I go through this period at work every quarter that involves a solid three weeks of higher than usual stress and an incredible work load. I tried to describe what happens during these cycles to a friend over the weekend, and he said that it sounds like I work the equivalent of two full-time jobs. It’s true. Two full-time high-pressure jobs rolled into one. I’m doing my normal day-to-day work, which can be harrowing on its own, and adding a massive extra task with a very short deadline on top of it.
I am in the middle of that particular phase at the moment and no matter how much I try to take care of myself, the tension can get unbearable. I always head into these things prepared to get daily exercise, meditate, eat well and make sure I sleep, but it never quite works out that way. The stress becomes impossible to escape. My therapist continues to tell me that I can only do what I can do and if it’s not sustainable and I don’t meet the deadlines then I’m not going to die. While I appreciate that sentiment and it does help me to keep my perfectionism in check with a lot of my normal work, it’s not so easy during these heavy deadline periods. As it is, I already always run past the targeted due dates because it’s too much to manage.
I sometimes wonder how little sleep some coworkers get. I know mine suffers during these phases and I don’t even have children to also look after. I watch people with families who are pushing through the heavy workload on top of trying to handle their family situations and I feel for them. We all work long days in the office and typically log back in after finally getting home at night and on the weekends. That’s pretty standard for even a normal work day, but it’s even more necessary when this quarterly cycle comes around. We all spend these times in the office a little grumpier, a lot more tired and generally lacking any positive energy. There are body aches and short fuses to contend with everywhere you turn. No matter how hard we all try, the mental and physical exhaustion run rampant.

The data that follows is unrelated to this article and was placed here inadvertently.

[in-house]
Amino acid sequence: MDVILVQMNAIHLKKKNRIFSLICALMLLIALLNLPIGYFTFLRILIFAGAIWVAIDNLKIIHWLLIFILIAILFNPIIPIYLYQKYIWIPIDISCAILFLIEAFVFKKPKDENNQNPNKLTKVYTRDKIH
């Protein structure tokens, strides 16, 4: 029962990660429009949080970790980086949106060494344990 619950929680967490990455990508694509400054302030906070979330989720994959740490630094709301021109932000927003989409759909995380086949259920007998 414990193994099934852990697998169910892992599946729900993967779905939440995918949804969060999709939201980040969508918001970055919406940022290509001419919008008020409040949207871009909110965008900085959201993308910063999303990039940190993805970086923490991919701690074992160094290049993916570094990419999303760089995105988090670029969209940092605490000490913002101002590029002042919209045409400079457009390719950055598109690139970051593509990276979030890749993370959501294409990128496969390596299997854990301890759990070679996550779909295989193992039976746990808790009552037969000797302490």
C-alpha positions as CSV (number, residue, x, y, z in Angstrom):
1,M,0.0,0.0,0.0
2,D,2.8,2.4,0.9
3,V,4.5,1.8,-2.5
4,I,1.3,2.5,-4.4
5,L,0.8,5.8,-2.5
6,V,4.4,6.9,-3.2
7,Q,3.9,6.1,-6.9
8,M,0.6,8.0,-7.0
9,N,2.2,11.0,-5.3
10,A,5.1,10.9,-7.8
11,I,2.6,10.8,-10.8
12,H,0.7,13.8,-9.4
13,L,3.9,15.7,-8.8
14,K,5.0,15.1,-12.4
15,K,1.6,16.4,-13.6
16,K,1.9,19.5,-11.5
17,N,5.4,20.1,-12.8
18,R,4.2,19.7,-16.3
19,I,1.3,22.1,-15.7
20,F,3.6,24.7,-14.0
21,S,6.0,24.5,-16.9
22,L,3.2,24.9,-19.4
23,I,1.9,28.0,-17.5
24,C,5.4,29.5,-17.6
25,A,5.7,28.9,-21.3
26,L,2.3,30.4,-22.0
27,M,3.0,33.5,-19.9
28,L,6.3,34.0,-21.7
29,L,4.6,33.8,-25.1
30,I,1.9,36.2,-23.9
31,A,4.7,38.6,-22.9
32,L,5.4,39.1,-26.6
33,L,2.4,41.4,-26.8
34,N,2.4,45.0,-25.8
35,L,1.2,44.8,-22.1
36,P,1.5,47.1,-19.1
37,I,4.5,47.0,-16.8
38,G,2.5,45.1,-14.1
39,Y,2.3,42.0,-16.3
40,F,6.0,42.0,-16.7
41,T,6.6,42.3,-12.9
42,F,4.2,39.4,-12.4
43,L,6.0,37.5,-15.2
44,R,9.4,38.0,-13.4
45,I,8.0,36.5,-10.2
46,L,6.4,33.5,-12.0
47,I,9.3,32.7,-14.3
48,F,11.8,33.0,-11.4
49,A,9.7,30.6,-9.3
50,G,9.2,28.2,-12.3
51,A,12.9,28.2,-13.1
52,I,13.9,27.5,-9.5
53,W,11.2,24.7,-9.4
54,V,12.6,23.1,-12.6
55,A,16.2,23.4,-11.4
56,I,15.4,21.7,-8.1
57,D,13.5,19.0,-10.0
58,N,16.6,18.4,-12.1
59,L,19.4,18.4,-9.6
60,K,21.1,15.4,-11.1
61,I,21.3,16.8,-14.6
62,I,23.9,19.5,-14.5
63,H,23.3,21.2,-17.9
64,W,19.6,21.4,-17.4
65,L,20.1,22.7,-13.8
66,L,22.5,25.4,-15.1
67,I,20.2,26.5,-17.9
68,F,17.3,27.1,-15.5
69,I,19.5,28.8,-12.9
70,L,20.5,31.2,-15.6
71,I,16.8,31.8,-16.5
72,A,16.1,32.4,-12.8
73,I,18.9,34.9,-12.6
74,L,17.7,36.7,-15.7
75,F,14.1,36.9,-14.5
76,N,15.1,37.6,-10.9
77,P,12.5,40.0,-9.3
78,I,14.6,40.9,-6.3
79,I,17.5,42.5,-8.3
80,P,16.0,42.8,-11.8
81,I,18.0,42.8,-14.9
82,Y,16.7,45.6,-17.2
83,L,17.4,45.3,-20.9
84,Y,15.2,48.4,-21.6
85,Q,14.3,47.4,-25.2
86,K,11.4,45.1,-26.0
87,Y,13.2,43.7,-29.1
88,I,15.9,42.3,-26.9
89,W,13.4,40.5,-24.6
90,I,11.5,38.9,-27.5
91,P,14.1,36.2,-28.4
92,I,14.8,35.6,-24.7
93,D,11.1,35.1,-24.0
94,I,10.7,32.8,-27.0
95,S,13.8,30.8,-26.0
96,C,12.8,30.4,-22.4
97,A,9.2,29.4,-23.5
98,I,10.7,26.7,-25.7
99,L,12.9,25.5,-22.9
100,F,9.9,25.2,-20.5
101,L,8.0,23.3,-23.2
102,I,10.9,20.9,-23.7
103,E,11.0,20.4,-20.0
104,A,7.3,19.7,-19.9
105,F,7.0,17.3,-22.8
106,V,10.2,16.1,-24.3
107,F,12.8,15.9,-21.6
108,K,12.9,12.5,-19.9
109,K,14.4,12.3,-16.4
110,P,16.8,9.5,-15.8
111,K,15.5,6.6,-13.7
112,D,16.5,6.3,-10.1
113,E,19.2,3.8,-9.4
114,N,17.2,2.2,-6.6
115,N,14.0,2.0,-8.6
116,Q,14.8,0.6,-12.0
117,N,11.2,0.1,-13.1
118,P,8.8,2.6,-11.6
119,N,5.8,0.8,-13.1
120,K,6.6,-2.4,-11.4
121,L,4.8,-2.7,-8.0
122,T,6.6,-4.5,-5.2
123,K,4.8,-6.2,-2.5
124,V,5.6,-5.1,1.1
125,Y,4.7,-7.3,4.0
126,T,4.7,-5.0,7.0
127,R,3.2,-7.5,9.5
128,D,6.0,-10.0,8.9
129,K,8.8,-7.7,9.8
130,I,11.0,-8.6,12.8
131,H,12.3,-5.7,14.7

When I stop to consider that I spend a minimum of three weeks every quarter going through this, that’s three months of my life each year. Three months of stress levels that are off the charts. Three months with little sleep or much in the way of self-care. Three months where I neglect much of what is important and valuable to me. Maintaining the positive attitude that has come to be expected of me is becoming more of a struggle with each passing quarter. I try to put on the brave face and show everyone that I can handle it, while in reality it’s tearing me up inside. I always come into this cycle wanting to make it better somehow, but by the end of the three weeks even this queen of positivity is left feeling defeated.
None of this seems like something a person should go through. I am incredibly grateful for what I have and for the opportunity that I’ve been given. I like who I work with and I like the good that we do, but the balance is lacking. Burnout is a very real thing. This isn’t something that just impacts my business, it’s the culture that we are surrounded by in this country, in general. Burnout can lead to a whole host of problems. All work and no play makes Jack a very anxious, forgetful, tired, pained, ill, depressed, lonely and addicted boy.
In no way am I blaming my alcohol use on my job, but I am keenly aware that it was how I coped during the high stress cycles. Maybe it’s being sober that makes me hyper-sensitive to the pressures of the job, or maybe it’s getting older and recognizing the value of each moment in this short life. Work is important and certainly necessary, but there must be a way to find joy and balance in it instead of watching the years melt painfully away as the hamster wheel keeps spinning.